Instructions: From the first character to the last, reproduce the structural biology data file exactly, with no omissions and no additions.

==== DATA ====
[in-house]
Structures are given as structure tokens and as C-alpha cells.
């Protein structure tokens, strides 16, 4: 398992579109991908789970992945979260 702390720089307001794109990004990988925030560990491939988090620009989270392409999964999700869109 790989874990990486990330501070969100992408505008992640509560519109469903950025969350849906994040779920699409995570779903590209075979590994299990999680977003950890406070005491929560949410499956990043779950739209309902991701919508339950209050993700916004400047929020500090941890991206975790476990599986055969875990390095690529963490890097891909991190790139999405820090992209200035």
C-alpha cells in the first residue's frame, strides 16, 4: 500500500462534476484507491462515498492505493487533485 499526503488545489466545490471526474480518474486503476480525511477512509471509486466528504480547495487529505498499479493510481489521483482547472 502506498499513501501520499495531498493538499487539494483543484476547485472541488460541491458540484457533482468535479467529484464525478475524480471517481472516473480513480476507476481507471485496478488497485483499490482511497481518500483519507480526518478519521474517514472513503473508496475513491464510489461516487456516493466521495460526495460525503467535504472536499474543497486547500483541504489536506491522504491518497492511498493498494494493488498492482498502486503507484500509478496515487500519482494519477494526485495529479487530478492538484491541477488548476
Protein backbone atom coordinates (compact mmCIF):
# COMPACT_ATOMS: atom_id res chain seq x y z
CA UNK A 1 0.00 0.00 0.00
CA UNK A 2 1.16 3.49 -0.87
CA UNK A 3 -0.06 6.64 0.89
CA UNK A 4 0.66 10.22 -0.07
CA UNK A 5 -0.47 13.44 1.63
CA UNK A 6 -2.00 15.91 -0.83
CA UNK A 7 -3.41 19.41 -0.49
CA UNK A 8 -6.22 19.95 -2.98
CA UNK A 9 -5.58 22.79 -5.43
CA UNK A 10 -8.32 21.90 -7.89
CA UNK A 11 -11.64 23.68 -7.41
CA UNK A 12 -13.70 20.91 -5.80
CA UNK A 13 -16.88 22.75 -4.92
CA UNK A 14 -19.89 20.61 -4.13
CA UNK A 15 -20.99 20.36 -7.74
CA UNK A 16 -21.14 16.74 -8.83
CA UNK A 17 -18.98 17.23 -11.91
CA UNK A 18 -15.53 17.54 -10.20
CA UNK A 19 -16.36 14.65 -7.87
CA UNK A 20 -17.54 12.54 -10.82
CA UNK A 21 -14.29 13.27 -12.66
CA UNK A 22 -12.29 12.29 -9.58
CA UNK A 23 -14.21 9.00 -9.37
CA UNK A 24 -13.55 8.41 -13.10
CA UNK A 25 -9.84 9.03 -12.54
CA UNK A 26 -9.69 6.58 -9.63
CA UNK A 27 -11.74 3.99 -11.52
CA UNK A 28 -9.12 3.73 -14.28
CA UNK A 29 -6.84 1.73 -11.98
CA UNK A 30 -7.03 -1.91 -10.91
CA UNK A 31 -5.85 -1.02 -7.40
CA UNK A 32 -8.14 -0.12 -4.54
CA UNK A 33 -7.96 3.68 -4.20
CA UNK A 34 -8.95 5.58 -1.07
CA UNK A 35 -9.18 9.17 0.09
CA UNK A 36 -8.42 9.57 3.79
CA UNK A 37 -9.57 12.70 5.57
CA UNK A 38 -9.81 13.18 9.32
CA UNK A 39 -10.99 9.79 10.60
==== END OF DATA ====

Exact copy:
[in-house]
Structures are given as structure tokens and as C-alpha cells.
């Protein structure tokens, strides 16, 4: 398992579109991908789970992945979260 702390720089307001794109990004990988925030560990491939988090620009989270392409999964999700869109 790989874990990486990330501070969100992408505008992640509560519109469903950025969350849906994040779920699409995570779903590209075979590994299990999680977003950890406070005491929560949410499956990043779950739209309902991701919508339950209050993700916004400047929020500090941890991206975790476990599986055969875990390095690529963490890097891909991190790139999405820090992209200035």
C-alpha cells in the first residue's frame, strides 16, 4: 500500500462534476484507491462515498492505493487533485 499526503488545489466545490471526474480518474486503476480525511477512509471509486466528504480547495487529505498499479493510481489521483482547472 502506498499513501501520499495531498493538499487539494483543484476547485472541488460541491458540484457533482468535479467529484464525478475524480471517481472516473480513480476507476481507471485496478488497485483499490482511497481518500483519507480526518478519521474517514472513503473508496475513491464510489461516487456516493466521495460526495460525503467535504472536499474543497486547500483541504489536506491522504491518497492511498493498494494493488498492482498502486503507484500509478496515487500519482494519477494526485495529479487530478492538484491541477488548476
Protein backbone atom coordinates (compact mmCIF):
# COMPACT_ATOMS: atom_id res chain seq x y z
CA UNK A 1 0.00 0.00 0.00
CA UNK A 2 1.16 3.49 -0.87
CA UNK A 3 -0.06 6.64 0.89
CA UNK A 4 0.66 10.22 -0.07
CA UNK A 5 -0.47 13.44 1.63
CA UNK A 6 -2.00 15.91 -0.83
CA UNK A 7 -3.41 19.41 -0.49
CA UNK A 8 -6.22 19.95 -2.98
CA UNK A 9 -5.58 22.79 -5.43
CA UNK A 10 -8.32 21.90 -7.89
CA UNK A 11 -11.64 23.68 -7.41
CA UNK A 12 -13.70 20.91 -5.80
CA UNK A 13 -16.88 22.75 -4.92
CA UNK A 14 -19.89 20.61 -4.13
CA UNK A 15 -20.99 20.36 -7.74
CA UNK A 16 -21.14 16.74 -8.83
CA UNK A 17 -18.98 17.23 -11.91
CA UNK A 18 -15.53 17.54 -10.20
CA UNK A 19 -16.36 14.65 -7.87
CA UNK A 20 -17.54 12.54 -10.82
CA UNK A 21 -14.29 13.27 -12.66
CA UNK A 22 -12.29 12.29 -9.58
CA UNK A 23 -14.21 9.00 -9.37
CA UNK A 24 -13.55 8.41 -13.10
CA UNK A 25 -9.84 9.03 -12.54
CA UNK A 26 -9.69 6.58 -9.63
CA UNK A 27 -11.74 3.99 -11.52
CA UNK A 28 -9.12 3.73 -14.28
CA UNK A 29 -6.84 1.73 -11.98
CA UNK A 30 -7.03 -1.91 -10.91
CA UNK A 31 -5.85 -1.02 -7.40
CA UNK A 32 -8.14 -0.12 -4.54
CA UNK A 33 -7.96 3.68 -4.20
CA UNK A 34 -8.95 5.58 -1.07
CA UNK A 35 -9.18 9.17 0.09
CA UNK A 36 -8.42 9.57 3.79
CA UNK A 37 -9.57 12.70 5.57
CA UNK A 38 -9.81 13.18 9.32
CA UNK A 39 -10.99 9.79 10.60